Feeding the hungry and housing the homeless are the appropriate responses to the vulnerable birth of Jesus, says the Anglican Archbishop of York.
In his Christmas Day sermon, Dr John Sentamu, the second most senior
cleric in the Church of England, invoked P.D. James's famous dystopian
novel The Children of Men to craft a message of hope and human transformation.
He declared: "The novel ends with hope: brutality is turned into
compassion, betrayal into loyalty, enmity into friendship, despair into
hope, self-absorption into inter-dependence, death into life. How? Not
by Western science discovering the solution, nor by the plans and
schemes of those in power."
Rather, "it's the vulnerable who rise up and neutralise the jealousy,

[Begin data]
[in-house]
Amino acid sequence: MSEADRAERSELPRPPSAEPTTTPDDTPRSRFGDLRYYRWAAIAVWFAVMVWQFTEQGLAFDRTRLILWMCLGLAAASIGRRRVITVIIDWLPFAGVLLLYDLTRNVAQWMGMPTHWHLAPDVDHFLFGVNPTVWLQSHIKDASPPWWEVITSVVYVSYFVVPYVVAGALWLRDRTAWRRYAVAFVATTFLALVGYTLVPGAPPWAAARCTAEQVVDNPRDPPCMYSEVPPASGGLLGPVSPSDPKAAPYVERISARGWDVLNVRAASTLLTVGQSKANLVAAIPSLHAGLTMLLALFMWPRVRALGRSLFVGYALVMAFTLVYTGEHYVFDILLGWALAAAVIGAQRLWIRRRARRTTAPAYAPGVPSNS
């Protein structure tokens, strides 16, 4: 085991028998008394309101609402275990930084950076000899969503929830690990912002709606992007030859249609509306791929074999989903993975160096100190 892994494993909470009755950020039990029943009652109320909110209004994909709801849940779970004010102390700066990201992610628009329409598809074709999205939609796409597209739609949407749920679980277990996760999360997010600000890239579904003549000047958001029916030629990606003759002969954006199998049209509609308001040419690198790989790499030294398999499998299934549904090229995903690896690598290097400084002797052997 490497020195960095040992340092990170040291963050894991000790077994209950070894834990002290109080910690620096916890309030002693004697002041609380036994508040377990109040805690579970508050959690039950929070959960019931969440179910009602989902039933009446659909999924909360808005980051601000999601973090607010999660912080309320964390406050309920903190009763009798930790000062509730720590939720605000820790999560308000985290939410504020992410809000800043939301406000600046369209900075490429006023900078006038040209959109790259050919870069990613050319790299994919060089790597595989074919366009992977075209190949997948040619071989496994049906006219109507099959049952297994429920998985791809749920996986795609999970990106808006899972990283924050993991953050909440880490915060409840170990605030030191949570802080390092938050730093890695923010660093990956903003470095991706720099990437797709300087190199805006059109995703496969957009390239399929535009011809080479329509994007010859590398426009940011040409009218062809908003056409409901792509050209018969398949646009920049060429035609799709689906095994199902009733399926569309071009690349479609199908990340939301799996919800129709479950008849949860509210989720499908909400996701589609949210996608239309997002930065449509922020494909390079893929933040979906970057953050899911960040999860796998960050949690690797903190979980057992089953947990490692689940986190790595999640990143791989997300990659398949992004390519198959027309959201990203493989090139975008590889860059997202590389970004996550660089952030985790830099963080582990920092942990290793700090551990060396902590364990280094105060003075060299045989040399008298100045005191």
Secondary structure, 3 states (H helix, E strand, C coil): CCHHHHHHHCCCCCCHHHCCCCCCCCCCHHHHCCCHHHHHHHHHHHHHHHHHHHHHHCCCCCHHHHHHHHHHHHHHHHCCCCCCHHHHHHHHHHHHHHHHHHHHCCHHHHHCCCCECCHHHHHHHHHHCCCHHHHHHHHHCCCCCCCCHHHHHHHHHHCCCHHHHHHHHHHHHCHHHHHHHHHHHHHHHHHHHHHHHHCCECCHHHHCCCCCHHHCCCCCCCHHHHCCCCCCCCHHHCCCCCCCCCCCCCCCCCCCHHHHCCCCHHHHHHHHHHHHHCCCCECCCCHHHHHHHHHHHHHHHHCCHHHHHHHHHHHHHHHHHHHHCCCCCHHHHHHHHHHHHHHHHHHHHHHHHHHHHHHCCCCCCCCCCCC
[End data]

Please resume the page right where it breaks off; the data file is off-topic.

treachery, violence, murder, evil and the intoxication of power."
Dr Sentamu said that Jesus Christ's birth meant that "religious
beliefs were translated out of words into humanity, life and spirit, out
of the intellect into the simple impulses of the soul".
He continued: "Yes. [Christ's] rule is characterised by everlasting
justice and righteousness, instead of the ruthless greed and
exploitation which prevailed when he was born and is prevailing now in
our global village."
The Archbishop added: "In God's eyes, the quality of our relationships is more important than the rightness of our convictions."
Commenting on recent rows over women bishops and human sexuality,
among others, he said: "Sadly, as followers of Jesus Christ, we are
often bad at learning how to disagree, but we do need to remain in
harmony. We must 'make every effort to keep the unity of the Spirit
through the bond of peace', as St Paul says in Ephesians 4.3."
"If we cannot experience and demonstrate the reality of this in
Christ, what have we to offer to the rest of society, with its fractured
relationships?", he concluded.